Call 1-800-4-CANCERFor more information, U.S. residents may call the National Cancer Institute's (NCI's) Cancer Information Service toll-free at 1-800-4-CANCER (1-800-422-6237) Monday through Friday from 8:00 a.m. to 8:00 p.m., Eastern Time. A trained Cancer Information Specialist is available to answer your questions.Chat online The NCI's LiveHelp® online chat service provides Internet users with the ability to chat online with an Information Specialist. The service is available from 8:00 a.m. to 11:00 p.m. Eastern time, Monday through Friday. Information Specialists can help Internet users find information on NCI Web sites and answer questions about cancer. Write to usFor more information from the NCI, please write to this address:NCI Public Inquiries Office9609 Medical Center Dr. Room 2E532 MSC 9760Bethesda, MD 20892-9760Search the NCI Web siteThe NCI Web site provides online access to information on cancer, clinical trials, and other Web sites and organizations that offer support
Prostate Cancer, Advanced or Metastatic - What is screening?
Screening is looking for cancer before a person has any symptoms. This can help find cancer at an early stage. When abnormal tissue or cancer is found early,it may be easier to treat. By the time symptoms appear,cancer may have begun to spread. Scientists are trying to better understand which people are more likely to get certain types of cancer. They also study the things we do and the ...
Prostate Cancer, Advanced or Metastatic - Questions and Answers About Modified Citrus Pectin
What is modified citrus pectin?Pectin is a type of polysaccharide (a carbohydrate with many small sugar molecules that are chemically linked). Pectin is found in the cell walls of most plants and has gel-like qualities that are useful in making many types of food and medicine.Citrus pectin is found in the peel and pulp of citrus fruits such as oranges, grapefruit, lemons, and limes. Citrus pectin can be modified with high pH and heat to break its molecules into smaller pieces. Modified citrus pectin (also called MCP) can be digested and absorbed by the body. How is MCP administered or consumed? MCP may be taken by mouth in powder or capsule form. Have any preclinical (laboratory or animal) studies been conducted using MCP? A study in prostate cancer cells compared 3 different kinds of pectin: citrus pectin, PectaSol (a dietary supplement with MCP), and fractionated pectin powder. Prostate cancer cells treated with the pectin powder had more damage than those treated with citrus pectin
Prostate Cancer, Advanced or Metastatic - Evidence of Benefit
Before the 1990s, the digital rectal examination (DRE) was the test traditionally used for prostate cancer screening. Two other procedures are also available: transrectal ultrasound (TRUS) imaging and serum prostate-specific antigen (PSA) concentrations. Prostate cancer screening is controversial because of the lack of definitive evidence of benefit. A small randomized trial in Sweden evaluated the effects of screening men aged 50 to 69 years every 3 years; the first two screenings included DRE only, followed by two screenings with DRE combined with a test for PSA. The trial was not powered to detect even moderate differences in prostate cancer mortality, which was the same in the two groups: 1.3% (20 of 1,494 patients) for men assigned to screening and 1.3% (97 of 7,532 patients) for controls. The controversy persists. A nested case-control study was conducted at ten U.S. Department of Veterans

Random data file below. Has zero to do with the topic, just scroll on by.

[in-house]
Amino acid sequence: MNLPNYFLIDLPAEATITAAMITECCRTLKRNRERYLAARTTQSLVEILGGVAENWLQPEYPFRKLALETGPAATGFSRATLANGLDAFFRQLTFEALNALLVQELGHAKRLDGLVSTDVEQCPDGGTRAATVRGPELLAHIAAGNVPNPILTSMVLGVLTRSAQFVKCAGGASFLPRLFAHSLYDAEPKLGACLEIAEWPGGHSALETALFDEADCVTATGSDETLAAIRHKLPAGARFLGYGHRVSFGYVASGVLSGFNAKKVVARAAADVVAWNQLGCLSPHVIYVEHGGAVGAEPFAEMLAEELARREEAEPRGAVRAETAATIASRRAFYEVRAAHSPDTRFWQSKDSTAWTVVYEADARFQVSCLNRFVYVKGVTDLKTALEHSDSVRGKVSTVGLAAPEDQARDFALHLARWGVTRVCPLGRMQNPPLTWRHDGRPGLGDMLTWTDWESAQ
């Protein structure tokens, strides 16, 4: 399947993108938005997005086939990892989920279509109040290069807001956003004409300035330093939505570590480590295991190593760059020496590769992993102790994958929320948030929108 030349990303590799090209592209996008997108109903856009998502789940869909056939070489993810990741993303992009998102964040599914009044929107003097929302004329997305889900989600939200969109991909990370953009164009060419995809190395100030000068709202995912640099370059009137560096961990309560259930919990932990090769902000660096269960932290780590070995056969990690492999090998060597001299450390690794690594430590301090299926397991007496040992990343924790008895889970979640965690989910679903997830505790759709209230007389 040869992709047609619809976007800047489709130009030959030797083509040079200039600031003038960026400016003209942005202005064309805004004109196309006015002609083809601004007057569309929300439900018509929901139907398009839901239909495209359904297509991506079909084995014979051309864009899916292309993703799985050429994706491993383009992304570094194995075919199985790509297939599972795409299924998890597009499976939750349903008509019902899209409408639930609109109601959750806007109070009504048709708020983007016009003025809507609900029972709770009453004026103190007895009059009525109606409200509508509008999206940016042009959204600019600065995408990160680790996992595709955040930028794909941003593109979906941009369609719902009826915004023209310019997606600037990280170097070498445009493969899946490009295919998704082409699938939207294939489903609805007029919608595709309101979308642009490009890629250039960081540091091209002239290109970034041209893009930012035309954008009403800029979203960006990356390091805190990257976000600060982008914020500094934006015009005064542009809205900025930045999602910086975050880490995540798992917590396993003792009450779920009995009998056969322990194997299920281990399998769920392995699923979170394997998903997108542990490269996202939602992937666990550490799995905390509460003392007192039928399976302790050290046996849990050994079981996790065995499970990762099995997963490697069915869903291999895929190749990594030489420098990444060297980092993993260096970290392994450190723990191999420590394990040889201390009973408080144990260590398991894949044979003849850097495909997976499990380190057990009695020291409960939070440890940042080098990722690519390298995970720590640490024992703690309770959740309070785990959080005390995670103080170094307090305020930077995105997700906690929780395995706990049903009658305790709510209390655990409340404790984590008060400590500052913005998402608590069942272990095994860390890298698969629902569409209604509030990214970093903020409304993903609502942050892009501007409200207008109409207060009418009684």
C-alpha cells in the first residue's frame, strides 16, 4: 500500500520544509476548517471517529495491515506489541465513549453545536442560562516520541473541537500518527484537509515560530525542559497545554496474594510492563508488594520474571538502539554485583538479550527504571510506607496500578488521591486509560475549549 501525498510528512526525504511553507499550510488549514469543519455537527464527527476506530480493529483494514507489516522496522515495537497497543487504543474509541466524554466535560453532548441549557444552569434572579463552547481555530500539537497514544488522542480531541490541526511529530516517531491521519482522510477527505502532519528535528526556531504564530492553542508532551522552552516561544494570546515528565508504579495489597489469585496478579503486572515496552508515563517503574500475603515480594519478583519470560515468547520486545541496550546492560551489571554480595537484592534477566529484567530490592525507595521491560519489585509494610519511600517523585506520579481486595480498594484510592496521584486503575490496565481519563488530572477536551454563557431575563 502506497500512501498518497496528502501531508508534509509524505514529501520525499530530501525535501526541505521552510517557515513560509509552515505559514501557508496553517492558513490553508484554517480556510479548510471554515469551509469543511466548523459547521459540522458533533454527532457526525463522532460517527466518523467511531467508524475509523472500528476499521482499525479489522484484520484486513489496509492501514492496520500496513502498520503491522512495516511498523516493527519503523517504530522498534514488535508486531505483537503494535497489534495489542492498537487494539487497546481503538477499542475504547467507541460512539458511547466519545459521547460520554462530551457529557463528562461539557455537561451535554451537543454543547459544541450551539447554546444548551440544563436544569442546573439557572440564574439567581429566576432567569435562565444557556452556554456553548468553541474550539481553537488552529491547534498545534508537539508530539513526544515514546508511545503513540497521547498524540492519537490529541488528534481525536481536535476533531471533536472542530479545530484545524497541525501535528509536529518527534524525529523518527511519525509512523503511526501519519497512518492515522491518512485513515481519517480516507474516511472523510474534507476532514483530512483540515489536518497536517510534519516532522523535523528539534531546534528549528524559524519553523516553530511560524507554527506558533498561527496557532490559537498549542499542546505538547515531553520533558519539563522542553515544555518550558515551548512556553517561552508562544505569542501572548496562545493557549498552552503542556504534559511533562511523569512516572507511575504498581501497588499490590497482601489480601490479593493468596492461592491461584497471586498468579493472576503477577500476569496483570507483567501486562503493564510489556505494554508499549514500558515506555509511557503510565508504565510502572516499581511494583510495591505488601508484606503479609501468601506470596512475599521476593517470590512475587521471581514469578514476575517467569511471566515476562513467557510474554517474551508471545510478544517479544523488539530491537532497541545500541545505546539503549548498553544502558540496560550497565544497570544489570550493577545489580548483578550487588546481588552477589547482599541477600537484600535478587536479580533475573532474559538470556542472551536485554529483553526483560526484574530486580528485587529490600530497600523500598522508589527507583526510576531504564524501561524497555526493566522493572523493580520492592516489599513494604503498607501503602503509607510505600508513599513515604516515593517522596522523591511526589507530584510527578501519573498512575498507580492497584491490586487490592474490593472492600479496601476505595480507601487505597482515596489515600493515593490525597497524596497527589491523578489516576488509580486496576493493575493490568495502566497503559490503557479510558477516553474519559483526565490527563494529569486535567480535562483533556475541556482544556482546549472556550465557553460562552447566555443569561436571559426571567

Prostate Cancer, Advanced or Metastatic - Changes to This Summary (04 / 11 / 2014)
The PDQ cancer information summaries are reviewed regularly and updated as new information becomes available. This section describes the latest changes made to this summary as of the date above.Treatment Option Overview for Prostate CancerAdded text to state that in a registry of men with rising prostate-specific antigen (PSA) after initial treatment of clinically localized prostate cancer, 19 of 510 men who had undergone radical prostatectomy complained of reduced penile size; however, the data were based upon physician reporting of patients' complaints rather than direct patient questioning or before-and-after measurement of penile length (cited Parekh et al. as reference 51). Added text to state that the use of androgen deprivation therapy may be associated with complaints of penile shortening, although the data are very limited. Also added text to state that in a registry study of men with rising PSA after initial treatment of clinically localized prostate cancer treated with